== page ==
Overall, the protein is a symmetrical molecule that binds to a T cell surface membrane by engaging the TCR. With two MHCs engaging two TCRs, TCR dimerization is fostered to create signal 1. The IL-2s then generate signal 2, which activates the targeted T cell. The lengths of the linkers connecting the IL-2 molecules to the protein scaffold were optimized to enable maximal signaling. Overall, therefore, the protein is designed and optimized to generate both signal 1 and signal 2 for T cell activation and proliferation. The generated T cells are transcriptionally transformed into cytolytic killer T cells.

Because the protein is much like an antibody, it is produced using similar technologies and with a similar cost of goods. A standard process has been developed that can be used for different versions of the protein, with only the nine amino acid sequence within the MHC pocket needing to be changed.

I should also note that we have taken into consideration the existence of different allele frequencies in different populations. CUE-101 is HLA A*02, which is appropriate for approximately 40–50% of the U.S. and European populations, as well as a significant percentage globally. In Asia, A*11 and A*24 are more prevalent. We have also made those constructs. So, we have a number of allelic structures that we have made and are developing the capacity to cover a higher percentage of the global patient population. 

DA: Could you walk me through how this approach led to the development of Cue Biopharma’s lead candidate CUE-101?

DP: Many immunotherapies are based on the concept of checkpoint inhibition. These drugs interfere with checkpoints, such as CTLA-4, PD-L1/PD-1, Tim-3, VISTA, and so on, which are all basically off switches that the body uses to prevent immune cells from attacking the body’s own cells. Checkpoints, therefore, are the mechanisms by which the body protects itself from inducing autoimmune diseases. T cells are extraordinarily potent killer cells, and if they are not controlled properly, they can cause a lot of collateral damage.

Cancer cells are derived from normal cells but no longer listen to proper instructions. They hijack human biological signaling, including using checkpoints to evade the immune system. This fact has largely driven the immuno-oncology field with the hope that, if properly activated, a patient’s own immune system may be able to fight cancer without the need for toxic chemotherapy agents and the many deleterious side effects they cause.

Some companies have been trying to deploy the cytokine IL-2 in therapeutics, which has been approved as the product Proleukin® for the treatment of two conditions involving immunologically active cancers (i.e., melanoma and renal cancer). IL-2 is interesting because it is a known and well-characterized activator of T cells but is used by the human body under exquisite control. Only in the appropriate context, for example within an area of inflammation, will IL-2 be transcribed or produced to further the activation of T cells with engaged TCRs. The problem with the existing IL-2 drug and analogous drug candidates is that IL-2 is delivered systemically and thus indiscriminately, enabling binding to all IL-2 receptors to which it is exposed. As a result, collateral side effects typically manifest before any therapeutic benefit is observed.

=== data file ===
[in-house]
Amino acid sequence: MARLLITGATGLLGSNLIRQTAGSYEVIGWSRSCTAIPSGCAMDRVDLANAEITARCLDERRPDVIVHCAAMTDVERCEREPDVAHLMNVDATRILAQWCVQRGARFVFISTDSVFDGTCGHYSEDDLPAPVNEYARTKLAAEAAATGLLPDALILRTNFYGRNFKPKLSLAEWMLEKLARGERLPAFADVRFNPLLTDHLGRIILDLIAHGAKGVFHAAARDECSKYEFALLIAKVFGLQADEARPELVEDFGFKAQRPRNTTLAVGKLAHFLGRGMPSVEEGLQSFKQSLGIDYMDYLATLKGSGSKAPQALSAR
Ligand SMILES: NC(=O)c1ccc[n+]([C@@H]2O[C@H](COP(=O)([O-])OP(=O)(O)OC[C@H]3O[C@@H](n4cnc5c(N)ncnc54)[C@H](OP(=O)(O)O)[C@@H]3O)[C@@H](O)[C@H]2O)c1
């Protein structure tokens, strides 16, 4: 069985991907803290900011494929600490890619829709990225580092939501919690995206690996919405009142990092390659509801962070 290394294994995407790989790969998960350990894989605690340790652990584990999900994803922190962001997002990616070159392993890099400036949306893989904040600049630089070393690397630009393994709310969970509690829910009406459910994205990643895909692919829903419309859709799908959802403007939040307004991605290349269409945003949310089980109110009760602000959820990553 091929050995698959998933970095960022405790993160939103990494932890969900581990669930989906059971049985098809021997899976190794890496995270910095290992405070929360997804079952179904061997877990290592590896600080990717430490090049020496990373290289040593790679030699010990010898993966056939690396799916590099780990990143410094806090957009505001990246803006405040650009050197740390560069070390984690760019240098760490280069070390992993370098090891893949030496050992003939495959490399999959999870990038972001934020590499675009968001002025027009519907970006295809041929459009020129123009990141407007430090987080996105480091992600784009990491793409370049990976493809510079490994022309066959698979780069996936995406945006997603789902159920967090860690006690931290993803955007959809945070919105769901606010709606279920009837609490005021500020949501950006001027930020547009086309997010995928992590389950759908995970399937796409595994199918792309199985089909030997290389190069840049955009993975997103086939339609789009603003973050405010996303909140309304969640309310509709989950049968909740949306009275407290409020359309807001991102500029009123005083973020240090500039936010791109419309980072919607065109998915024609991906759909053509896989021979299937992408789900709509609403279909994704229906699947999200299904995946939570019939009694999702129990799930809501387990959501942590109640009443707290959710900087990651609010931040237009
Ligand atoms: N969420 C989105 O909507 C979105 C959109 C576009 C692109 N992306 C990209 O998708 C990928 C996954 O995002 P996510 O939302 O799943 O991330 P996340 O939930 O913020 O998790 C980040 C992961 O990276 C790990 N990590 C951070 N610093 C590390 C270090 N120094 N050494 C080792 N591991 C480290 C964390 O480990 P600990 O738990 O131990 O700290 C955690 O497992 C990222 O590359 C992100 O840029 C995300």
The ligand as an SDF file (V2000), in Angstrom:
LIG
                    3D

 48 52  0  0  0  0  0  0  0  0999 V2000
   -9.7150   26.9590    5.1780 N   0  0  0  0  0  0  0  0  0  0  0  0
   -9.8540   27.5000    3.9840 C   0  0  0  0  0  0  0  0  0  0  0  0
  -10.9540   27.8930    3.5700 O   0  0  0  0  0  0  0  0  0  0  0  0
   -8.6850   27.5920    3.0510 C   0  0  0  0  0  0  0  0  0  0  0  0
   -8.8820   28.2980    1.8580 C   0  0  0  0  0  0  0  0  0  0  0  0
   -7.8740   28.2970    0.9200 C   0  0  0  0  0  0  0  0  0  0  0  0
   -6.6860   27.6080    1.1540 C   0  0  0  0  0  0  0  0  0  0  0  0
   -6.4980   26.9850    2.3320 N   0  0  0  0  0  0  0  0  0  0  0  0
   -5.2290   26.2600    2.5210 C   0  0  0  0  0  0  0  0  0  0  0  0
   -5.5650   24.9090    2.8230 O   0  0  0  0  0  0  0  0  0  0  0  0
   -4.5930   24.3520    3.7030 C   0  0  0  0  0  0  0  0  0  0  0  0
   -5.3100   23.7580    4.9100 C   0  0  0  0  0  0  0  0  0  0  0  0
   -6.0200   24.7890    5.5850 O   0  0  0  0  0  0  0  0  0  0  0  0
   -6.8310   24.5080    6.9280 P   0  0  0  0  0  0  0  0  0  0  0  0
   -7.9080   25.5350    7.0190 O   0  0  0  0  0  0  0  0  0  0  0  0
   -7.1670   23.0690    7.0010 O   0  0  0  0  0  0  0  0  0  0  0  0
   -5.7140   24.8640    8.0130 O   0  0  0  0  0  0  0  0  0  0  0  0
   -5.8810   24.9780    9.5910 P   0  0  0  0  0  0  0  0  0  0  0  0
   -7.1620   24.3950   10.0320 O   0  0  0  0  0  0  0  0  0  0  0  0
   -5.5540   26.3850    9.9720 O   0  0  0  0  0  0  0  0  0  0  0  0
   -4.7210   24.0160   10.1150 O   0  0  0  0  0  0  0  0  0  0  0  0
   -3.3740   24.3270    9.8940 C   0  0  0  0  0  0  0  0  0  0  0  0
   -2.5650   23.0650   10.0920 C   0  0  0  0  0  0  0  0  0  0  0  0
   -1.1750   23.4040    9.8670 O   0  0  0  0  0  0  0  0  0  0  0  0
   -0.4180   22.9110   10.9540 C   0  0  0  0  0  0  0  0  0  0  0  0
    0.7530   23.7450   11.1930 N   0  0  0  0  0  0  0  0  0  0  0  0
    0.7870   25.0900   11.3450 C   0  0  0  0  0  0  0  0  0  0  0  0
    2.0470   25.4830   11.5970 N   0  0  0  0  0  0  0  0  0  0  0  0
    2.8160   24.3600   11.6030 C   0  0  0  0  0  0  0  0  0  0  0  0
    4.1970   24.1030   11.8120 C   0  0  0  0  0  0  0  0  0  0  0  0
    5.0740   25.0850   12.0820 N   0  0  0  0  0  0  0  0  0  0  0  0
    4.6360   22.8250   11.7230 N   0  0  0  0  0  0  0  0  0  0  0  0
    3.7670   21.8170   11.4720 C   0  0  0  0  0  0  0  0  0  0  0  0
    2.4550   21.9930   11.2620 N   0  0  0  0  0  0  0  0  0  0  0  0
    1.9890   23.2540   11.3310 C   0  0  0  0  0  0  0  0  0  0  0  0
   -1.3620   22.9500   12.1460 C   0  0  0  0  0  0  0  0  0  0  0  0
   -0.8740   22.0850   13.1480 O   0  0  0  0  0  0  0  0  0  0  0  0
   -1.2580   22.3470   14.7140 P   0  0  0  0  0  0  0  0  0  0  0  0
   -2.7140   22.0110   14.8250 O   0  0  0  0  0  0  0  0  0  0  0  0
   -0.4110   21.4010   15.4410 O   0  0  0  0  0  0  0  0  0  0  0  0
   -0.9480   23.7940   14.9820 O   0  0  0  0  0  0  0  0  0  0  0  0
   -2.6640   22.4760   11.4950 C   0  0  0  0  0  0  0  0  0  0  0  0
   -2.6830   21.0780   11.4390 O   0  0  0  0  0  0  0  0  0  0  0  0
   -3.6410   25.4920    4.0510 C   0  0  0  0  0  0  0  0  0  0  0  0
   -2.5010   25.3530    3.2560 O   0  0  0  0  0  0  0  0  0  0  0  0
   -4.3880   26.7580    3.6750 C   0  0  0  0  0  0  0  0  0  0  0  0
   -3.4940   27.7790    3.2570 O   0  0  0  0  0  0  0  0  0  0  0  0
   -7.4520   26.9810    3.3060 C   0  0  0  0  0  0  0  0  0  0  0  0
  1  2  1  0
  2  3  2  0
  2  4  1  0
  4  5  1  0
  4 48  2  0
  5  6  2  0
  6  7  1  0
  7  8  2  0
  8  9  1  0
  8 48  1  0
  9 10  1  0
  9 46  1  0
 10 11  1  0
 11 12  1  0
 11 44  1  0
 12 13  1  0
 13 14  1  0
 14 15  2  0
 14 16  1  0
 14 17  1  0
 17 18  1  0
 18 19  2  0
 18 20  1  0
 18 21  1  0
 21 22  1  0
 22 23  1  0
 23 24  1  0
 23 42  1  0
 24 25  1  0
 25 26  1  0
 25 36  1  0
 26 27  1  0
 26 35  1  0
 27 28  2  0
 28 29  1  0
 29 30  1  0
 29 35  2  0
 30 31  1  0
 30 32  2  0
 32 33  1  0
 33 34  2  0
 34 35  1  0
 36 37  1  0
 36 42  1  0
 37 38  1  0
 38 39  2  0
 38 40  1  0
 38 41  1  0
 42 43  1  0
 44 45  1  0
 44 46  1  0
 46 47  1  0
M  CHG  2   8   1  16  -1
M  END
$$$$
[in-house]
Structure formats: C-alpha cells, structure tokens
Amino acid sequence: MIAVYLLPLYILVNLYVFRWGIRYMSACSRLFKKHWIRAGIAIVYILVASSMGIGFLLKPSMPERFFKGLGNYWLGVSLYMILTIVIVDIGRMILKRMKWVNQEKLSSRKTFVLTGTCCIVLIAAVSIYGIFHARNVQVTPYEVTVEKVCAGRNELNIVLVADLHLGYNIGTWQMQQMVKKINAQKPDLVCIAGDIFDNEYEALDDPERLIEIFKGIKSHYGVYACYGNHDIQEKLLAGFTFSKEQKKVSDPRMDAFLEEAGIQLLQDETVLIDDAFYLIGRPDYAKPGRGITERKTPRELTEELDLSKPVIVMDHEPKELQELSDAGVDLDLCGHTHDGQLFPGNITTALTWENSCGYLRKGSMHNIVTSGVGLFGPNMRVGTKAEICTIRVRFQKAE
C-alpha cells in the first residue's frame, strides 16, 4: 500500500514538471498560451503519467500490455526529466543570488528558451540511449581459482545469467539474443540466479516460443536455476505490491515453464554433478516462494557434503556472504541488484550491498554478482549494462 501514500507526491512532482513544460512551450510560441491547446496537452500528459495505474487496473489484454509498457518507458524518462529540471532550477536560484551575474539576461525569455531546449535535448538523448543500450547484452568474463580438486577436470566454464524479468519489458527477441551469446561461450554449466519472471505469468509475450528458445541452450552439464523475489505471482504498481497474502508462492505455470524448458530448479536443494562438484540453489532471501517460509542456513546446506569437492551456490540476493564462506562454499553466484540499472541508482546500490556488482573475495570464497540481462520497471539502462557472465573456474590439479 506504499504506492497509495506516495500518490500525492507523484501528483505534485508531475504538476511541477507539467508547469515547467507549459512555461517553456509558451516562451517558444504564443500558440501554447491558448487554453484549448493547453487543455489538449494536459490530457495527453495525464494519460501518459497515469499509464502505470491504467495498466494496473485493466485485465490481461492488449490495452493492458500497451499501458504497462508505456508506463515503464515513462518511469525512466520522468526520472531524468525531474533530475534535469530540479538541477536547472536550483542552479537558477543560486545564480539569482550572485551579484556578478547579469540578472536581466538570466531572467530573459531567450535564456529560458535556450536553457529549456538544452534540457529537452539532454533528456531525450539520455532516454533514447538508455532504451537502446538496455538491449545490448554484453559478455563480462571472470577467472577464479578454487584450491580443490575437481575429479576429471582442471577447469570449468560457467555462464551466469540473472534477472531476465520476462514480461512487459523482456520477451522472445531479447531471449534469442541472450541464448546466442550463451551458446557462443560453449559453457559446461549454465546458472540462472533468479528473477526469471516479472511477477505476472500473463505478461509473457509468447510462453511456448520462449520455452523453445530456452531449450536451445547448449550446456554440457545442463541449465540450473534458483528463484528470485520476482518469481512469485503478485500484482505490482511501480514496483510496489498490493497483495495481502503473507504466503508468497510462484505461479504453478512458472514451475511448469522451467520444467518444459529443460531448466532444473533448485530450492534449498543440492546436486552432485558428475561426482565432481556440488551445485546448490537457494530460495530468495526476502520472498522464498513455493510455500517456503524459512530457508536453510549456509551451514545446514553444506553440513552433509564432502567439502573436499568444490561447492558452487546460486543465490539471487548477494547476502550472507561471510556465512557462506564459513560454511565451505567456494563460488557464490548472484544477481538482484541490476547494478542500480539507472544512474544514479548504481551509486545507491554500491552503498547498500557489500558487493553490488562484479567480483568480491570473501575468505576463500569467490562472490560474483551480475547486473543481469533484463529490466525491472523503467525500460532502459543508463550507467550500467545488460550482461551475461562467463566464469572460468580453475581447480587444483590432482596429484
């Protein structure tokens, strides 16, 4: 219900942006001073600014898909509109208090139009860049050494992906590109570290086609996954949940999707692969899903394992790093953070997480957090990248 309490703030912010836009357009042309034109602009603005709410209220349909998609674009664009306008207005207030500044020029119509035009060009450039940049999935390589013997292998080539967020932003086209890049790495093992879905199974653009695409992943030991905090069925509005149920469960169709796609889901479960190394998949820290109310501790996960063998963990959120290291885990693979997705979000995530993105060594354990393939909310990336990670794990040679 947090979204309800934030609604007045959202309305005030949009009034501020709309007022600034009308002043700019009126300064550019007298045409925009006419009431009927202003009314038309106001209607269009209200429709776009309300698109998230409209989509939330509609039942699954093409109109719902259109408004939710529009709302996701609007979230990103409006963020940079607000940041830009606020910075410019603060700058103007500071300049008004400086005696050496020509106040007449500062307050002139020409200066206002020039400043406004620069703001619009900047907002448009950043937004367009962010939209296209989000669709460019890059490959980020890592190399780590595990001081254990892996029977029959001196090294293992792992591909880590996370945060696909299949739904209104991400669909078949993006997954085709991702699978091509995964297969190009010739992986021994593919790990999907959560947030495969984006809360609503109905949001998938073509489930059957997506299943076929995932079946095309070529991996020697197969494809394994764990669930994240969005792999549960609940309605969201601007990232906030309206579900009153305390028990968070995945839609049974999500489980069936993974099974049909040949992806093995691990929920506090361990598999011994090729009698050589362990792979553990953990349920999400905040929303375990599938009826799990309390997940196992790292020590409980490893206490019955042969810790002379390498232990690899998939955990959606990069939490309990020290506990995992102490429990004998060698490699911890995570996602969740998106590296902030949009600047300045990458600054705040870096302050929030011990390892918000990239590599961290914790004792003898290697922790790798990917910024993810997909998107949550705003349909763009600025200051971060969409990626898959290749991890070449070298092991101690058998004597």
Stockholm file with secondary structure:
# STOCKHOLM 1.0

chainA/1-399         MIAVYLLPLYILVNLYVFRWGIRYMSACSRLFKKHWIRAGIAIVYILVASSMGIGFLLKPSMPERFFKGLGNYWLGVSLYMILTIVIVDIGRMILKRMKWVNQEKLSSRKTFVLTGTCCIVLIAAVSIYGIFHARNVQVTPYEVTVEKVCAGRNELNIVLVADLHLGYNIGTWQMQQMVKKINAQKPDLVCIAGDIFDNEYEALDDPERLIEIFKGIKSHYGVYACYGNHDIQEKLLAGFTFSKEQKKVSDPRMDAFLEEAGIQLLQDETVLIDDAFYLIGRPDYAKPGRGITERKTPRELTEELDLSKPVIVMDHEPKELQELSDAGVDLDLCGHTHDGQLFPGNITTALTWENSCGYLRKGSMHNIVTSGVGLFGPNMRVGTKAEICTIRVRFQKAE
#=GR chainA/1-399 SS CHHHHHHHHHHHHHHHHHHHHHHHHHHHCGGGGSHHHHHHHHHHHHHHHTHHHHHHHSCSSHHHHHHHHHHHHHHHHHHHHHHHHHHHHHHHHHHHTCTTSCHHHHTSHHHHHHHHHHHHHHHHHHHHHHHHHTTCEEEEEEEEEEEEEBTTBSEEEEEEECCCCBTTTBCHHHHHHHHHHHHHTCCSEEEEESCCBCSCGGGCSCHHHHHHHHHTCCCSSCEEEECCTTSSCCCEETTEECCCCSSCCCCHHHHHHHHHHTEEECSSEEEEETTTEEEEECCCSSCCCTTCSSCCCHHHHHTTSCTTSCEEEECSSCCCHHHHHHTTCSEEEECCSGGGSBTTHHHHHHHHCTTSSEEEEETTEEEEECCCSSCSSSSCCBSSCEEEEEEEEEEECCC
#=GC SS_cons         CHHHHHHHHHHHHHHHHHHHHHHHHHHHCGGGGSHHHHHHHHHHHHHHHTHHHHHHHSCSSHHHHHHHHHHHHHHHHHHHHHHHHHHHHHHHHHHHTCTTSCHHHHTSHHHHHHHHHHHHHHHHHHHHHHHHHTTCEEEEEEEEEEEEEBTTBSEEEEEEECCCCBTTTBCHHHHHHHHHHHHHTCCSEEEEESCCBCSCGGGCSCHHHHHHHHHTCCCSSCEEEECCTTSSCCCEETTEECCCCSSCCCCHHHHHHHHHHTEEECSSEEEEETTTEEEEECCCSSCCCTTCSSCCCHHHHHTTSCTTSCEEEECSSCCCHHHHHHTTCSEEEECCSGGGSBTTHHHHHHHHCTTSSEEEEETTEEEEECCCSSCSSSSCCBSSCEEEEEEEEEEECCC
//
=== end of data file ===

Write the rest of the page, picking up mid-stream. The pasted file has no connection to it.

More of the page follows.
At the Society for Immunotherapy of Cancer’s (SITC) 37th Annual Meeting in early November 2022, Cue Biopharma released data that demonstrated the effective use of IL-2 in a controlled manner. We were able to identify a range of doses defining a therapeutic window for our candidate CUE-101, enabling an increase in the relevant T cell populations that are specific to the cancer cells without having unwanted side effects resulting from undesired cell activations.

Our success derives from the manner in which the protein has been engineered. It engages specific T cells that target a protein present on the targeted cancer cells. Specifically, CUE-101 targets a human papilloma virus (HPV) protein segment called E7 (11–20) — a nine amino acid sequence — which is presented to T cells on an MHC with a modified IL-2 that binds to the IL-2 receptor primarily through the avidity of the entire CUE-101 molecule rather through affinity of IL-2 binding to its receptor alone. This approach leads to a collective binding attraction, which creates multiple binding units that are difficult to disassociate (i.e., two MHC-peptide/TCR binding units along with four discrete IL-2/receptors).

By infusing a protein that selectively activates only cancer-relevant T cells, it is possible to achieve a therapeutic window, with patients able to tolerate the drug at relatively high doses and at a range known to result in T cell activation. When used in combination with checkpoint inhibitors, a significant mechanistic benefit has been observed, with T cell populations increasing and attacking cancer cells after the checkpoint activity has been shut down. The data are early, but they suggest that the number of patients responding to Keytruda® (pembrolizumab, Merck), which generally has a 20% overall response rate, is doubled when this checkpoint inhibitor is administered in combination with CUE-101.

These early results suggest that we have potentially identified a breakthrough approach to practicing immuno-oncology with a new way to stimulate the immune system in a cancer-specific manner. We may be onto something profound in terms of transforming the space — reactivating the immune system so that it recognizes cancerous cells as foreign and harmful.

DA: How generalizable do you anticipate that your approach may be within the full spectrum of cancers?